The work of the helpers who travel with a pilgrimage is invaluable and pilgrims who need assistance would not be able to travel to Lourdes without the dedicated help of these volunteers. This service of accompanying is an important part of the work of the Hospitalité's mission, whether the pilgrimage and its helpers are formally affiliated to the Hospitalité Notre Dame de Lourdes or not.
The Service of Welcoming
As well as travelling to Lourdes with a pilgrimage many people travel to Lourdes to work as volunteers (stagiaires) with the Hospitalité Notre Dame de Lourdes. Rather than accompanying a specific group of Assisted Pilgrims, those 'on Stage' with the HNDL work to welcome all pilgrims by maintaining the infrastructure of the Sanctuary. Whilst 'accompanying hospitalités' come to Lourdes for a number of days and then return home, the HNDL is present in Lourdes throughout the pilgrimage season thanks to its volunteers who each contribute a week or two of service.
Volunteers, aged between 18 and 75, male and female, come from all over the world, to work for periods between 7 and 15 days as part of this service of welcome. They work in international teams, and although speaking some French is useful it is not a requirement. The HNDL provides a programme of practical training and spiritual formation. The majority of HNDL members are lay people, but clergy and religious are also very welcome.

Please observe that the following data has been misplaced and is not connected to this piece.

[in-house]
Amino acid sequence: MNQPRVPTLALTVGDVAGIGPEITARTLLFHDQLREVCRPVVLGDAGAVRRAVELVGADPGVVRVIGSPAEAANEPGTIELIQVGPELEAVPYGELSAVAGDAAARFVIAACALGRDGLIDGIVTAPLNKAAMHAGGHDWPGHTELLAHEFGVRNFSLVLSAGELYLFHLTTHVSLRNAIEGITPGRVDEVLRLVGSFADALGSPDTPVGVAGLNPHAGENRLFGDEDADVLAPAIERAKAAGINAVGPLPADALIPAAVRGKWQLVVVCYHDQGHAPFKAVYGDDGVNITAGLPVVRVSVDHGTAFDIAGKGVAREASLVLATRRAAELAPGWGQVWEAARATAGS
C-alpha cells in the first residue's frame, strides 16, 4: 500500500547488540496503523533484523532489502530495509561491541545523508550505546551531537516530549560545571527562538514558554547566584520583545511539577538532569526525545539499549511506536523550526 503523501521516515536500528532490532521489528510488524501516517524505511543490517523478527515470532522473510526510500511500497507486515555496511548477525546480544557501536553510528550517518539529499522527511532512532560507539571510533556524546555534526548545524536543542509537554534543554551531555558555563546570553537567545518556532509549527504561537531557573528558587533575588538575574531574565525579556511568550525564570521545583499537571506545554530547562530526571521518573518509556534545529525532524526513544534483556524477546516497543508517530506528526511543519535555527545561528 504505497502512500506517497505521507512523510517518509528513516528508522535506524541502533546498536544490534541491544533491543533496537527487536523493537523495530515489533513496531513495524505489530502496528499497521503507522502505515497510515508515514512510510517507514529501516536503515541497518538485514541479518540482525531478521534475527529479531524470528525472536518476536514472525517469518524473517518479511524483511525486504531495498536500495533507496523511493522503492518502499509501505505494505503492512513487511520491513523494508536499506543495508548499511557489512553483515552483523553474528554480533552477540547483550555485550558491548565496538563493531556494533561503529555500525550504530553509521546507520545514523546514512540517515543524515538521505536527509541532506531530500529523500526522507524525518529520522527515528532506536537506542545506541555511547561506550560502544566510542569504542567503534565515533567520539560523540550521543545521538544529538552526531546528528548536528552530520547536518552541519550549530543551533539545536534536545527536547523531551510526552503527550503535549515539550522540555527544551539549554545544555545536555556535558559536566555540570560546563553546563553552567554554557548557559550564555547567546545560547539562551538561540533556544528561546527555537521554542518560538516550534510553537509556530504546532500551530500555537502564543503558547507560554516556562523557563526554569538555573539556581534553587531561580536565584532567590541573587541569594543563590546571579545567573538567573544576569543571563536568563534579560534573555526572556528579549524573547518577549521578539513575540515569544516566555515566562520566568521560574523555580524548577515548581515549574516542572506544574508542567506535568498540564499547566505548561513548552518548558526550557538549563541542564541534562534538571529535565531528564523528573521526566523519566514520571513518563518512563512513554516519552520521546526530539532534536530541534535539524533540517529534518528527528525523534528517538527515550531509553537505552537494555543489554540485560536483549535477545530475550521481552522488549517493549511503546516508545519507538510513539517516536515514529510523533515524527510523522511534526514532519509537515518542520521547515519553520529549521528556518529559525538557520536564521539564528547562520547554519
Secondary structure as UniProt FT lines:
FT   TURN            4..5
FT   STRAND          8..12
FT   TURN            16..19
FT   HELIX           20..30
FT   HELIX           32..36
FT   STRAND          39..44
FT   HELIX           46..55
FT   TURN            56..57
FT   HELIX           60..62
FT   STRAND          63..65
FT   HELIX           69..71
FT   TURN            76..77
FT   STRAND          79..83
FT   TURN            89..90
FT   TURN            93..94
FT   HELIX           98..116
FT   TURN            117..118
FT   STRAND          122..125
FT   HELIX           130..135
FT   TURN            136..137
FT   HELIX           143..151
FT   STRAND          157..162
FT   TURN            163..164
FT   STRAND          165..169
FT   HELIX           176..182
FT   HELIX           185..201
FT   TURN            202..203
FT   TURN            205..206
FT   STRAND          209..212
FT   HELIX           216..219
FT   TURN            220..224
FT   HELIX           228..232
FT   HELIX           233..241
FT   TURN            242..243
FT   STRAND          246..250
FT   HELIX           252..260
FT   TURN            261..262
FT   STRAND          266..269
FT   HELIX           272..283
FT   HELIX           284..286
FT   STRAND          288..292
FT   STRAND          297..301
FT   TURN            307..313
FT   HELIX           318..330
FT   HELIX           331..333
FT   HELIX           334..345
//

Most HNDL volunteers come back to work in Lourdes year after year, establishing life-long friendships with their fellow stagiaires from near and far. Lourdes friends become very special friends. After five years of service and training, members of the HNDL are invited, if they wish, to make a commitment to return every year, circumstances permitting.
Carmelite group volunteers enjoying some well-earned social time.
The Carmelite Stage Group
The Catholic Association brings together a
number of dioceses and groups - including the British Province of
Carmelites - for a pilgrimage to Lourdes each summer, and traditionally
provides about 50 volunteers who undertake to do an additional week of service in Lourdes "on stage" with the HNDL in either May
or August. They do so in their own time and at their own expense, but
find it to be an immensely rewarding experience.
Some of the members of the Catholic Association Pilgrimage who
volunteered to do a "stage" with the Hospitalité Notre Dame de Lourdes in 2010.
A small group of pilgrims from the Carmelite group within the Catholic Association pilgrimage volunteer as stagiaires with the Hospitalité Notre Dame de Lourdes. They travel to Lourdes at the end of May each year, normally in the week before the schools' half-term holiday week in the United Kingdom. Another group of Catholic Association pilgrims comes to Lourdes 'on stage' the week immediately before the C.A. pilgrimage.
For further details about the Carmelite Stage group, please contact the Lourdes Pilgrimage Director for the British Province of Carmelites:
Mr. Johan Bergström-Allen
Carmelite Projects & Publications Office
More House,Heslington, York, YO10 5DX
Carmelite Stage Pilgrimage 2016
The next Carmelite group 'Stage' will take place between 20th and 28th May 2016. Further information available here
Further sources of information